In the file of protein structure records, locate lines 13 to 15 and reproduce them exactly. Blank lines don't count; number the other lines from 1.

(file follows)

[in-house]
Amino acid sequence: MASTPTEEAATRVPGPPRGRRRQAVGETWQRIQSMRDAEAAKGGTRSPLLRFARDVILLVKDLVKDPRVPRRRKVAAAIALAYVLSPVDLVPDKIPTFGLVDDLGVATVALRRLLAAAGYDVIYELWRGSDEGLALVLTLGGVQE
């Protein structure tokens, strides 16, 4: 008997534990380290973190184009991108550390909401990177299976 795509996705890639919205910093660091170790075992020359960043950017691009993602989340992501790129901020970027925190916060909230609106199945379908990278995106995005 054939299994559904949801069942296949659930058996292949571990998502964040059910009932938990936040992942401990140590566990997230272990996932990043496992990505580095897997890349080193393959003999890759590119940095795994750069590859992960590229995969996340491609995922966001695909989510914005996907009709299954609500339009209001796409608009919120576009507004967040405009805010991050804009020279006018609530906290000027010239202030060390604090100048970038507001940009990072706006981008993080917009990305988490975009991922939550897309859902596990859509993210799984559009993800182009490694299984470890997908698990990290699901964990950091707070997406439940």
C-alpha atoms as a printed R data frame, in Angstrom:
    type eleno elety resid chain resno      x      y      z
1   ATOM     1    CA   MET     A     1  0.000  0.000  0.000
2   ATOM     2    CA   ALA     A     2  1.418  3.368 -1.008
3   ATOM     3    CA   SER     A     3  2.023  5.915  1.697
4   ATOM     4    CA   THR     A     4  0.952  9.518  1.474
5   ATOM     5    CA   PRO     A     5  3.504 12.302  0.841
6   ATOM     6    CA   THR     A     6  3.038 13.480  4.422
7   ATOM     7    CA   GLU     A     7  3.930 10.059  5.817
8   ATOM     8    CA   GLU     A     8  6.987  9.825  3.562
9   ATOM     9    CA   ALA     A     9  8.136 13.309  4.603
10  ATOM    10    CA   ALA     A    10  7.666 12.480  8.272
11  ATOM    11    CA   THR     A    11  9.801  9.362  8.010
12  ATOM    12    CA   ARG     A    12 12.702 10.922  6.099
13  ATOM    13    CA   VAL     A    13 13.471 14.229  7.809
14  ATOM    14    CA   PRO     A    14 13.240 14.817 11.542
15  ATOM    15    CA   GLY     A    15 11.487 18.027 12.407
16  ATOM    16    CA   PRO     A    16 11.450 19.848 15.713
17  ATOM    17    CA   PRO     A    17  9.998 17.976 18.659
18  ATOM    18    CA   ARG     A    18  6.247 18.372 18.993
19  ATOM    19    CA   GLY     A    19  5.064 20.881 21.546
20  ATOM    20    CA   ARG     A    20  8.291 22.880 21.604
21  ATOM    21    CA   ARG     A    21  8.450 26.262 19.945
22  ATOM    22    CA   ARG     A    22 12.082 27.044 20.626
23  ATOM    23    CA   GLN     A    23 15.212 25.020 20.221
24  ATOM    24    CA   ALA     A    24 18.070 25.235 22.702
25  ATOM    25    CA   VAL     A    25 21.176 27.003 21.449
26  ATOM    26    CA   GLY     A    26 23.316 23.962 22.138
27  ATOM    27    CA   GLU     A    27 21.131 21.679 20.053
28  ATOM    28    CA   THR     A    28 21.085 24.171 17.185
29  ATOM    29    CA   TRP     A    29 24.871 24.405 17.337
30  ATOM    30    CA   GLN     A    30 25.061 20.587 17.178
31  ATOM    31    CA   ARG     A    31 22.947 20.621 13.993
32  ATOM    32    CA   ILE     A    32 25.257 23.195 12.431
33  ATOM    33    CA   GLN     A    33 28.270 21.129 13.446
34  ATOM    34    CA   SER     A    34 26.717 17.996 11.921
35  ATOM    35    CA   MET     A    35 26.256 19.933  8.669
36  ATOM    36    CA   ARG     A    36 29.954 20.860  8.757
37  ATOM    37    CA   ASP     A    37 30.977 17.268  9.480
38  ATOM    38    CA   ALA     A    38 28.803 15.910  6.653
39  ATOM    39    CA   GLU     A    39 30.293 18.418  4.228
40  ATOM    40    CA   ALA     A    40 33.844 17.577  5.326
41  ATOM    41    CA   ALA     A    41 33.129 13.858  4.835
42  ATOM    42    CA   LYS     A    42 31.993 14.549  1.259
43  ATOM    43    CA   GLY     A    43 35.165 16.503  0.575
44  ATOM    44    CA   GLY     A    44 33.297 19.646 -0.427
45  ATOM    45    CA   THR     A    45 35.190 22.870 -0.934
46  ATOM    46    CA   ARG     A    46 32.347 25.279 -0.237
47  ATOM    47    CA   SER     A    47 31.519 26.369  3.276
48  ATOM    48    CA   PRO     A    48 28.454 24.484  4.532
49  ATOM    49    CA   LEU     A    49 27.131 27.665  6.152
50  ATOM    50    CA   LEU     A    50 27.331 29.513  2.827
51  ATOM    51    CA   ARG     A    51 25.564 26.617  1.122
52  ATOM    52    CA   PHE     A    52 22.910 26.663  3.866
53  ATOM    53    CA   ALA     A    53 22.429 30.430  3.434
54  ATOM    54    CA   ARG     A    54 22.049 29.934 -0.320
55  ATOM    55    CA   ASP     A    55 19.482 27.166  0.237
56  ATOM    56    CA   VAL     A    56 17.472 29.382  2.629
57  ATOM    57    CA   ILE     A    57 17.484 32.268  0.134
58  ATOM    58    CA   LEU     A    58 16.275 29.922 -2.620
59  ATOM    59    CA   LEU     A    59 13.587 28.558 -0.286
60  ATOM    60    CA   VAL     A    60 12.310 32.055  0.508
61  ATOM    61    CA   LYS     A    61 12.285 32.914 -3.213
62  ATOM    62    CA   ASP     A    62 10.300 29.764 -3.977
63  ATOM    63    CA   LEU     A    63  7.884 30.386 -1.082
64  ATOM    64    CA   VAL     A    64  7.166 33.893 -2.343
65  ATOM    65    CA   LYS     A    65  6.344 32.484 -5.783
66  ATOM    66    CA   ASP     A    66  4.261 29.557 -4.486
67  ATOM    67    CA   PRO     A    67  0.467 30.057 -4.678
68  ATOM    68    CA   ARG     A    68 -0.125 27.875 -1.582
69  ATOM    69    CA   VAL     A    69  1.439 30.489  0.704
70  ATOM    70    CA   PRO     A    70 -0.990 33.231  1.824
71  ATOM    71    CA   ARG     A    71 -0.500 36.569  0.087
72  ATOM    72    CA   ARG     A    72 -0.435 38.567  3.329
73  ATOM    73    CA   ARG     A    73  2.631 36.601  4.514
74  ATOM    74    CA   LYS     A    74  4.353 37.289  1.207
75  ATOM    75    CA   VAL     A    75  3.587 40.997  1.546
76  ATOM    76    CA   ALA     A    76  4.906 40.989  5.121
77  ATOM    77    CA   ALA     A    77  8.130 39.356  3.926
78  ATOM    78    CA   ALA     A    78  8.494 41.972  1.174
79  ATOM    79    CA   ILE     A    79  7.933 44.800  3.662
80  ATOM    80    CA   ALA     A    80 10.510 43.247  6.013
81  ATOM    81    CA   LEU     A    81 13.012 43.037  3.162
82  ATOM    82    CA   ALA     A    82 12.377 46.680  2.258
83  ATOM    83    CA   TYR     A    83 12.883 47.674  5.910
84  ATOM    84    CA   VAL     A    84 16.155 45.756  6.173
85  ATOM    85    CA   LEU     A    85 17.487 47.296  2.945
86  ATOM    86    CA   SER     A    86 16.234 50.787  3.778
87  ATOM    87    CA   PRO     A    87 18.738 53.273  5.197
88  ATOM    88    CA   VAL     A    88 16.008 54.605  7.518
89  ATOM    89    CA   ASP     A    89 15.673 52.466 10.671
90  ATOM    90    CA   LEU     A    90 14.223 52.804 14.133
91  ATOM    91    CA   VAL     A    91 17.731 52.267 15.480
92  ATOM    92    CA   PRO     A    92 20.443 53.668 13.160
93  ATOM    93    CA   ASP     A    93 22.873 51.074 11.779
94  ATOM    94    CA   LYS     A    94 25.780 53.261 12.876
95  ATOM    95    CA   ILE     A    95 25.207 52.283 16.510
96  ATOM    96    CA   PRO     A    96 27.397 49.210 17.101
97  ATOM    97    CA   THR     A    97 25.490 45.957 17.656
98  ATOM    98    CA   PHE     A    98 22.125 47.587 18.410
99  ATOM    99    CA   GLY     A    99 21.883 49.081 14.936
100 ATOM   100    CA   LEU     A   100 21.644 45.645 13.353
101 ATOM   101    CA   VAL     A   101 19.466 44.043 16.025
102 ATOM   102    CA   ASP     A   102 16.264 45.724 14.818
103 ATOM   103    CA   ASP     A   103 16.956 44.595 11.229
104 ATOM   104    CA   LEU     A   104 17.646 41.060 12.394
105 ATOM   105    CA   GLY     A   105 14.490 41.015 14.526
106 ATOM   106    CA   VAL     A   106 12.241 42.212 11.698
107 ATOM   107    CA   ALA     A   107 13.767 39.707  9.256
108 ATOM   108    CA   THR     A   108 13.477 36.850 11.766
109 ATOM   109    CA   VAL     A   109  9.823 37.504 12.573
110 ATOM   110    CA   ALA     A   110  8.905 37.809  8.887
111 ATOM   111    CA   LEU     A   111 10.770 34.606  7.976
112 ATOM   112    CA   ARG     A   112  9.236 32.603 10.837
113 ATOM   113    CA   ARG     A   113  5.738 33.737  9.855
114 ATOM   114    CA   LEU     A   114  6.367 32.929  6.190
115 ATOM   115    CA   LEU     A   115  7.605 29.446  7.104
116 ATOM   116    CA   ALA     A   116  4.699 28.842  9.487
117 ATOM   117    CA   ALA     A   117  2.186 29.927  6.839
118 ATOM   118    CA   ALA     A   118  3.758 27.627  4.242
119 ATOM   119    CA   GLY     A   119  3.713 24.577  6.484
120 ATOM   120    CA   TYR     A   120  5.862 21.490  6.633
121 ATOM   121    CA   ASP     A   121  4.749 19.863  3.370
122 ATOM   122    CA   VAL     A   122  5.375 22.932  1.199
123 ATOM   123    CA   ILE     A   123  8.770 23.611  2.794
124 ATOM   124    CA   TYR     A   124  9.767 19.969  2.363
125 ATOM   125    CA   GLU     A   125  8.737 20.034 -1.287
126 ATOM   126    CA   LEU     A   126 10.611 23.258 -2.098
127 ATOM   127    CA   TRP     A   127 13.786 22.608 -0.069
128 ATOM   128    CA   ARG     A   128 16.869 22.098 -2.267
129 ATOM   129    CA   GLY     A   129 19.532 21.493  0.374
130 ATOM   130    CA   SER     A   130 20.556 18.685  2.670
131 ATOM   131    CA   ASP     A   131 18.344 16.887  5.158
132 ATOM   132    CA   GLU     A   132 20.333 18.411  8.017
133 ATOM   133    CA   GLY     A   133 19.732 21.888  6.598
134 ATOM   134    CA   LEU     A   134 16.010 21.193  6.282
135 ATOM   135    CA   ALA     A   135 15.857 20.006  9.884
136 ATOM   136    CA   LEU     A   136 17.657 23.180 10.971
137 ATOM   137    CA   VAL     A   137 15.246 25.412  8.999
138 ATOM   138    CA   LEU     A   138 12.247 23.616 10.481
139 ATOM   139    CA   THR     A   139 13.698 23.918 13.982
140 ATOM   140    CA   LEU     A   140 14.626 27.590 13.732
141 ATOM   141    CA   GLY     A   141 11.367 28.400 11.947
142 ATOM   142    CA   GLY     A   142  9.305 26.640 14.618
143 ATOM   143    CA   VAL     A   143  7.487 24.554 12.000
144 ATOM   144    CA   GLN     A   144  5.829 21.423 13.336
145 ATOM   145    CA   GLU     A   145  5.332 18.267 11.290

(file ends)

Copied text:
8   ATOM     8    CA   GLU     A     8  6.987  9.825  3.562
9   ATOM     9    CA   ALA     A     9  8.136 13.309  4.603
10  ATOM    10    CA   ALA     A    10  7.666 12.480  8.272